By diversifying into different types of assets, you are more likely to reduce risks, and actually improve return, rather than by putting all of your money into one investment or one type of investment. The familiar adage “Don’t put all your eggs in one basket” definitely applies to investing.
Deciding on an investment mix. How you diversify -- that is, how much you decide to put into each type of investment -- is called asset allocation. For example, if you decide to invest in stocks, how much of your retirement nest egg should you put into stocks: 10 percent … 30 percent …75 percent? How much into bonds and cash? Your decision will depend on many factors: how much time you have until retirement, your life expectancy, the size of your current nest egg, other sources of retirement income, how much risk you are willing to take, and how healthy your current financial picture is, among others.
Your asset allocation also may change over time. When you are younger, you might invest more heavily in stocks than bonds and cash. As you get older and enter retirement, you may reduce your exposure to stocks and hold more in bonds and cash. You also might change your asset allocation because your goals, risk tolerance, or financial circumstances have changed.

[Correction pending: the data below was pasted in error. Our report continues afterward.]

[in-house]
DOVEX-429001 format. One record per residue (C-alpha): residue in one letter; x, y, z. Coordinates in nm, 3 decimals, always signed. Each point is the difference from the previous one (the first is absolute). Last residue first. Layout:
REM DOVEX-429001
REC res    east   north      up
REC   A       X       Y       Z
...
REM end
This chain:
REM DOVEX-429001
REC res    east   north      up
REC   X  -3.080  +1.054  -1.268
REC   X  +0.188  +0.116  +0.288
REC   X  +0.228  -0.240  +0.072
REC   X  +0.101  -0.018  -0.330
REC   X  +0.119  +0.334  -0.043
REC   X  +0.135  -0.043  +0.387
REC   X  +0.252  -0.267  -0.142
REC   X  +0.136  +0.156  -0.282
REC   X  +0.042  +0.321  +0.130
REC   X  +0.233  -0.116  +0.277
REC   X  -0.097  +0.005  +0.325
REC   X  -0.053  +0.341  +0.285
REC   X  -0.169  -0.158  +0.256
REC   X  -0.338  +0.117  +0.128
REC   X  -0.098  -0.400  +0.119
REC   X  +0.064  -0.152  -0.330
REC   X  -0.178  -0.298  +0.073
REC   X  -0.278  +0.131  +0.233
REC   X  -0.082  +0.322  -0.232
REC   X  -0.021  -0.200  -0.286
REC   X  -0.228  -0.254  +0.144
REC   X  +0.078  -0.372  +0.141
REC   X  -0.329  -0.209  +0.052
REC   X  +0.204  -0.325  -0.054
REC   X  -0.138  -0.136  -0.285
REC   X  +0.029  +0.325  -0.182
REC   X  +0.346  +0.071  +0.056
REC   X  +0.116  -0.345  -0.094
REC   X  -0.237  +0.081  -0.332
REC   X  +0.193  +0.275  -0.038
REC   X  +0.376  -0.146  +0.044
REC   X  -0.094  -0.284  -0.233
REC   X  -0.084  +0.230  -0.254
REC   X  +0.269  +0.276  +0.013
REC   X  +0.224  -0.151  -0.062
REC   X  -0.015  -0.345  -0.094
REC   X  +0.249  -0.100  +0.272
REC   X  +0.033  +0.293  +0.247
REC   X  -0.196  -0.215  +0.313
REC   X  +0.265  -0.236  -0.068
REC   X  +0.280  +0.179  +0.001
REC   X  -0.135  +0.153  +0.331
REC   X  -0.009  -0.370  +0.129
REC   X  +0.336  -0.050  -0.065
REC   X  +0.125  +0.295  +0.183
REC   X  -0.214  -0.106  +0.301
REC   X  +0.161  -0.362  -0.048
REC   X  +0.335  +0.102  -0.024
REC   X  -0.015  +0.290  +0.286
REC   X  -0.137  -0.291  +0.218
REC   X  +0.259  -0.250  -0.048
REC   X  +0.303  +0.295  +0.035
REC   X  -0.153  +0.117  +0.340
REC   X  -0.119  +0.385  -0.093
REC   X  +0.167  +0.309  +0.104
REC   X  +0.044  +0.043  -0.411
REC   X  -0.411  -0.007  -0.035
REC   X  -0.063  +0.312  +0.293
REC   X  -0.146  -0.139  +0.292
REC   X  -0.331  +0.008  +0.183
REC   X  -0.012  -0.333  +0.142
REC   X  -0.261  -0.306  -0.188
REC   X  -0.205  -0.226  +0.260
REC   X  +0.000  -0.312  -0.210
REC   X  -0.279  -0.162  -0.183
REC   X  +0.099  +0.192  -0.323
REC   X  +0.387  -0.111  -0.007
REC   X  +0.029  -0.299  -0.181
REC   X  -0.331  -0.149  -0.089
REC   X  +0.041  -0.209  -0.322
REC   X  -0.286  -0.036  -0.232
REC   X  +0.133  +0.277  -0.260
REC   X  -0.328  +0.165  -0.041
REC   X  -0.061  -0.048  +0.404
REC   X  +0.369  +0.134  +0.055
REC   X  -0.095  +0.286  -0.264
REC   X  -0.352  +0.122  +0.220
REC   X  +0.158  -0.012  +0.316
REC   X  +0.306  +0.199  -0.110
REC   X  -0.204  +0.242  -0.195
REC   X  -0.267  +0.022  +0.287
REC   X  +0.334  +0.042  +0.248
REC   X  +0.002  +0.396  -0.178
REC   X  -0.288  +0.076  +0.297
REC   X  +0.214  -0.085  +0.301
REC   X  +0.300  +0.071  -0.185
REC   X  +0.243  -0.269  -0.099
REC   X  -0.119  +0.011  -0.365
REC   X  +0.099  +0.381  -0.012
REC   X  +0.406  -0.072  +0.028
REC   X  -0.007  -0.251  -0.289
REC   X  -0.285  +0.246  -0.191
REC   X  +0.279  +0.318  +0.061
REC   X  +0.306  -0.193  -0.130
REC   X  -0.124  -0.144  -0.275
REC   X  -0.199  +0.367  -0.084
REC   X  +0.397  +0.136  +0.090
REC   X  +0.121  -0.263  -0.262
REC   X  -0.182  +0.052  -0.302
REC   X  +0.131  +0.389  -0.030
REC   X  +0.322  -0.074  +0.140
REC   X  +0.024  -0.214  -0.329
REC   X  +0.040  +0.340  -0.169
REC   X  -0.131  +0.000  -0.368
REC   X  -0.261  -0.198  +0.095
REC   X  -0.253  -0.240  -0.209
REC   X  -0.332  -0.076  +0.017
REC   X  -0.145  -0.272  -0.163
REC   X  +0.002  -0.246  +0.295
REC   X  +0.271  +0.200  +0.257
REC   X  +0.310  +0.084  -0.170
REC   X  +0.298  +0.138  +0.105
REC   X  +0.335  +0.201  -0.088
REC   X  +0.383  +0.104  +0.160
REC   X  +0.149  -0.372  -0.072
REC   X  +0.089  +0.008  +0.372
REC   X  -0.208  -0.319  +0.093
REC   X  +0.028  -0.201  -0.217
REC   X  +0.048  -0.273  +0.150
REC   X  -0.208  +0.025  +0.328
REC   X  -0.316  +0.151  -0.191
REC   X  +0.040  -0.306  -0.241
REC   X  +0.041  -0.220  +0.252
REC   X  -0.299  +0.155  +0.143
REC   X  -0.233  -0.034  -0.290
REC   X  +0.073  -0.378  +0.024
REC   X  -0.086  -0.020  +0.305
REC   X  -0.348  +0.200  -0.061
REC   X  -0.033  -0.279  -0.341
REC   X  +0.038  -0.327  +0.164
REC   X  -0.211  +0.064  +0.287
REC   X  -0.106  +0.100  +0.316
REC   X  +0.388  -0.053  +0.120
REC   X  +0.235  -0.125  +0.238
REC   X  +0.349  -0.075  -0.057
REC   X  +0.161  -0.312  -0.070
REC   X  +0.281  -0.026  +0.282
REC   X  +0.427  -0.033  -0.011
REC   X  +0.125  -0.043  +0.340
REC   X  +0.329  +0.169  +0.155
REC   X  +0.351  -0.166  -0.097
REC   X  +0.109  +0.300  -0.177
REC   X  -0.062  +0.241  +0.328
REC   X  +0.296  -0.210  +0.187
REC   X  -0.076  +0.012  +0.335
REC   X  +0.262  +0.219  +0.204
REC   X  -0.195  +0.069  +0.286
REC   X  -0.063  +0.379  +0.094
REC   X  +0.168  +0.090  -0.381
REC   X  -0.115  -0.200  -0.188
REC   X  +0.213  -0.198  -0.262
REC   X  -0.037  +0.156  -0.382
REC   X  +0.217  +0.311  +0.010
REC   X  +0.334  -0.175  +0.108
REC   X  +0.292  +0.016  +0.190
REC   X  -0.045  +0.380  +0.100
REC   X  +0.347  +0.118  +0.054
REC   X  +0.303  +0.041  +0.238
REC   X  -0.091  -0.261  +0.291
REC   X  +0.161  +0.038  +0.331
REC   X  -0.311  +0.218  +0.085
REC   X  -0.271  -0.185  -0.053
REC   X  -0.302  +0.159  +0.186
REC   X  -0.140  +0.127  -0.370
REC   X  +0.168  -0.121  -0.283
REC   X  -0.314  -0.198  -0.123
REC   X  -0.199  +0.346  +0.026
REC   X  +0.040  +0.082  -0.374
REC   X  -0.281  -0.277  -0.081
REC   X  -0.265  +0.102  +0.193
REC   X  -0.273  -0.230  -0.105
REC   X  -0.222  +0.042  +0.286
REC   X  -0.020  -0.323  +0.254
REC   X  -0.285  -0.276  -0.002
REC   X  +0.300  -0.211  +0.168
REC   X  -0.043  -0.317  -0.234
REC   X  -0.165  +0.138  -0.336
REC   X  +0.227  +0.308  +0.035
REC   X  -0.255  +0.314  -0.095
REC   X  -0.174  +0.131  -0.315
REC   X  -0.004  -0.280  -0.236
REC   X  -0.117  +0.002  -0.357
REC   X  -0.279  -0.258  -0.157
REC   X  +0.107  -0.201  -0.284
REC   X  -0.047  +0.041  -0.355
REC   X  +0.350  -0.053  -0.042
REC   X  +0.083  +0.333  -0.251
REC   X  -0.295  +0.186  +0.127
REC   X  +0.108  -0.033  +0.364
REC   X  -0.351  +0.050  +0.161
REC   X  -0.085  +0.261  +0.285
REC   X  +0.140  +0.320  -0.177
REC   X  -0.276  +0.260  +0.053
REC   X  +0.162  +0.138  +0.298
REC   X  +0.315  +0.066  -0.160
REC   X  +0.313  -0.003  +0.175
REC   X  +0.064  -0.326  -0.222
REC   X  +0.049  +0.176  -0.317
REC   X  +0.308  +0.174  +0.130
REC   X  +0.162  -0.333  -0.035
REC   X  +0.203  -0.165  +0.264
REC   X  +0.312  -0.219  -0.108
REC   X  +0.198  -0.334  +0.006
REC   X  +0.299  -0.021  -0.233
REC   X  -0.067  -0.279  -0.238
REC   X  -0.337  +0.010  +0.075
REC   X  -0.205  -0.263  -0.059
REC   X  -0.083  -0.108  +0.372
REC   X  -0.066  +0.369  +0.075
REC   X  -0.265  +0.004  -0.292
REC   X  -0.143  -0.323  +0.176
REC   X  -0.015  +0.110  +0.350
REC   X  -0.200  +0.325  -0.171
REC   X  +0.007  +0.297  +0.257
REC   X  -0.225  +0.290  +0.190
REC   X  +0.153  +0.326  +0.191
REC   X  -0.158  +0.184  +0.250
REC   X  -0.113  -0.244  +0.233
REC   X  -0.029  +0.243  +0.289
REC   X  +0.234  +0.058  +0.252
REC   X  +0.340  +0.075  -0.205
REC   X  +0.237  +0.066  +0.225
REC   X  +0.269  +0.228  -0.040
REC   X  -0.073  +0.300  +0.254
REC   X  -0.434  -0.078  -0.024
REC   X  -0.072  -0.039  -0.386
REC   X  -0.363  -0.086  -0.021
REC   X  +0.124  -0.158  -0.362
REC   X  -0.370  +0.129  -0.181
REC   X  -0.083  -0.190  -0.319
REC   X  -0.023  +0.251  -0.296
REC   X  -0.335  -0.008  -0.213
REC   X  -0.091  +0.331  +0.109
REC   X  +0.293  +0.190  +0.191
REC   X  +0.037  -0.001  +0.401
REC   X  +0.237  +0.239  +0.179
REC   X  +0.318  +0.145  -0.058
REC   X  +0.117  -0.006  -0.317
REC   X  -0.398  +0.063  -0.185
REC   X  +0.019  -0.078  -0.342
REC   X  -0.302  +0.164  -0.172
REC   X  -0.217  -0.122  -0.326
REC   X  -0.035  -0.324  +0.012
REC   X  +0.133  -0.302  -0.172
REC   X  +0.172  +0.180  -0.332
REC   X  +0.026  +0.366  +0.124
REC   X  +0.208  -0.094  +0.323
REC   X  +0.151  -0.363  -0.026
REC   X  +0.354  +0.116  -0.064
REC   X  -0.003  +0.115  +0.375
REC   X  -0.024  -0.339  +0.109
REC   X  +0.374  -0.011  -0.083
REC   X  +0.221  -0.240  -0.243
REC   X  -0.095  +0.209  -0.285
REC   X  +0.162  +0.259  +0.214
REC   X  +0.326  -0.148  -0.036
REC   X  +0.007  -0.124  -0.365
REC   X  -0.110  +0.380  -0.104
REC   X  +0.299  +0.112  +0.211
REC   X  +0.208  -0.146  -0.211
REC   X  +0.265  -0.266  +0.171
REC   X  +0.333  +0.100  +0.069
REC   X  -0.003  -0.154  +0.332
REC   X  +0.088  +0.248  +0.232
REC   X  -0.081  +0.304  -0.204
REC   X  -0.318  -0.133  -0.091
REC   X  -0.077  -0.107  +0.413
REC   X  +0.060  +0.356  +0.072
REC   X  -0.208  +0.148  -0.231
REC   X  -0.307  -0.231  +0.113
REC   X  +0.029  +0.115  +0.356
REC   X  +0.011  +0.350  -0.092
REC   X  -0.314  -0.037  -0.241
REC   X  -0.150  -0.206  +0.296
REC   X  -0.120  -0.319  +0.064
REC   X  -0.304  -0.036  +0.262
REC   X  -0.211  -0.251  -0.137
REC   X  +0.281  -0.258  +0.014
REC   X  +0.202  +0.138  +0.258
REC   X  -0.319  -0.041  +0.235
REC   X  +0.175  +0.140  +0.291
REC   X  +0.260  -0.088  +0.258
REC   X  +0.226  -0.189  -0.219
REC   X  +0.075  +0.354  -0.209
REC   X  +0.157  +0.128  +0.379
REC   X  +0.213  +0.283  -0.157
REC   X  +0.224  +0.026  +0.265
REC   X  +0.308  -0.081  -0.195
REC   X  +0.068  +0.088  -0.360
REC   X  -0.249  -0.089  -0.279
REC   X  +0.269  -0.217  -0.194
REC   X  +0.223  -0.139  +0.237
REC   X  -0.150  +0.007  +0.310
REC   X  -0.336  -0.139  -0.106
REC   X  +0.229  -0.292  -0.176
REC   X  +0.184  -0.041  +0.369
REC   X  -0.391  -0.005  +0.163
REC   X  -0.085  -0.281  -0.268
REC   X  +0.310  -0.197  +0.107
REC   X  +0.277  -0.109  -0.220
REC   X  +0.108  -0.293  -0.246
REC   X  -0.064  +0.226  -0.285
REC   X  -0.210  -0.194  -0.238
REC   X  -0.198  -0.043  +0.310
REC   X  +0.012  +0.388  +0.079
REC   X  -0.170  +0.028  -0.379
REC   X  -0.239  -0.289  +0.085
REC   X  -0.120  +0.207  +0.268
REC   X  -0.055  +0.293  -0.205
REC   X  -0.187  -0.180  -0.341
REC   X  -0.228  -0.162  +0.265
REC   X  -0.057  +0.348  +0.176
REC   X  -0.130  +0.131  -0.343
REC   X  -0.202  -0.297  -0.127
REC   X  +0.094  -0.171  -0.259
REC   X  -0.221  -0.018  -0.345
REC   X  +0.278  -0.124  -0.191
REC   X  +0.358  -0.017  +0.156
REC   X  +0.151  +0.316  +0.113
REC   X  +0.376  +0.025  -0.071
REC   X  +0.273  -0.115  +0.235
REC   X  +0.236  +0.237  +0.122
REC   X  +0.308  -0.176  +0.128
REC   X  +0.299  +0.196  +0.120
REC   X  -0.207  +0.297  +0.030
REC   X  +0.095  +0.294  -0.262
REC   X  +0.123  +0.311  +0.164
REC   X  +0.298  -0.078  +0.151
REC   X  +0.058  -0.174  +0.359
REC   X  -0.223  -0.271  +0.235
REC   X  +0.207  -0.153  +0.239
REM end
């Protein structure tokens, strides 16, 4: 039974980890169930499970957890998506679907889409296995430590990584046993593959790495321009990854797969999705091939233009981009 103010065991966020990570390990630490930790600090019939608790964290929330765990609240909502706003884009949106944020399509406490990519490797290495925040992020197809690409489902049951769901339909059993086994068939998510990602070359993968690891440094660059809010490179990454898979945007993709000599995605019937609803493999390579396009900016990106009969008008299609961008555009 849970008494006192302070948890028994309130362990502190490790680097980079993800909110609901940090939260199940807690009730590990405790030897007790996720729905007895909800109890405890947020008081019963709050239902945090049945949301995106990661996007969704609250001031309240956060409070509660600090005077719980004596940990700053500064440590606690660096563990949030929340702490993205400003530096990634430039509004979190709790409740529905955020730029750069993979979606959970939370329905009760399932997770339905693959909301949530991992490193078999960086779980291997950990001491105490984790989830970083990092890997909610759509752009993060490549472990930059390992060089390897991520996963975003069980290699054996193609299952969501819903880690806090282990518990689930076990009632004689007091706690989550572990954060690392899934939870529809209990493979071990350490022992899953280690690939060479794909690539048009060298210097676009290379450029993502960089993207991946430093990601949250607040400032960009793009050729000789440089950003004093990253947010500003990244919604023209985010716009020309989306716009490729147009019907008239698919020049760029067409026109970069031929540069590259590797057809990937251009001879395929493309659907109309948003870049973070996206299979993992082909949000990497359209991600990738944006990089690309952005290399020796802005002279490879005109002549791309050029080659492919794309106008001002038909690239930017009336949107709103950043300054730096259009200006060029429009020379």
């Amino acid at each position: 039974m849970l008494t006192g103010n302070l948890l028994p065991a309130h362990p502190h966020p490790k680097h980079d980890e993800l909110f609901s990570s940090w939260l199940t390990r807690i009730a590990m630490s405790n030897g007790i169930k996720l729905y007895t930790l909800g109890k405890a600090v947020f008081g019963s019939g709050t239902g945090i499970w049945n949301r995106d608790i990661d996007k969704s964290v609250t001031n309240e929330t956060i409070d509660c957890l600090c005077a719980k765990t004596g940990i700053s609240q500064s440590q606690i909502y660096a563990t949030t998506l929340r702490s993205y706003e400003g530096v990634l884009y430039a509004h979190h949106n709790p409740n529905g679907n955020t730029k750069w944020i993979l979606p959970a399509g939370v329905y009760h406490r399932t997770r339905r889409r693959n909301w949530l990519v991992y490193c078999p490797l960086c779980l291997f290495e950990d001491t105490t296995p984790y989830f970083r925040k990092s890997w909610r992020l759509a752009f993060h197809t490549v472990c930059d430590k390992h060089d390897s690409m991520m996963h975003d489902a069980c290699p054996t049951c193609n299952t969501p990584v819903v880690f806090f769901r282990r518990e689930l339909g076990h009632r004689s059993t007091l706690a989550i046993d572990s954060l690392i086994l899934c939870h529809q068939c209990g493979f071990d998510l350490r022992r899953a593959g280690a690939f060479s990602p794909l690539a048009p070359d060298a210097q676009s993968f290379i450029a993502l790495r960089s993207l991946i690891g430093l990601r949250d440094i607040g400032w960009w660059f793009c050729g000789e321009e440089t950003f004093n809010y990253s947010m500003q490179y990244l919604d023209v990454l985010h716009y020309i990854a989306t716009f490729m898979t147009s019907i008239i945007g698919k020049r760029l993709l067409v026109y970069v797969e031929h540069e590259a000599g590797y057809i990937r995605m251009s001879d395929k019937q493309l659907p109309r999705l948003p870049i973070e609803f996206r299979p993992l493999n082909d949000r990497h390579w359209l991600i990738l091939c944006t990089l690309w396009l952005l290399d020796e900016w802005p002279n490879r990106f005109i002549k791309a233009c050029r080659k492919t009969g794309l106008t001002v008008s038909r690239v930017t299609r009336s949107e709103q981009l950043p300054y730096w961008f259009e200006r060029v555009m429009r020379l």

Rebalancing your portfolio. Once you’ve decided on your investment mix and invested your money, over time some of your investments will go up and others will go down. If this continues, you may eventually have a different investment mix than you intended. Reassessing your mix, or rebalancing, as it is commonly called, brings your portfolio back to your original plan. Rebalancing also helps you to make logical, not emotional, investment decisions.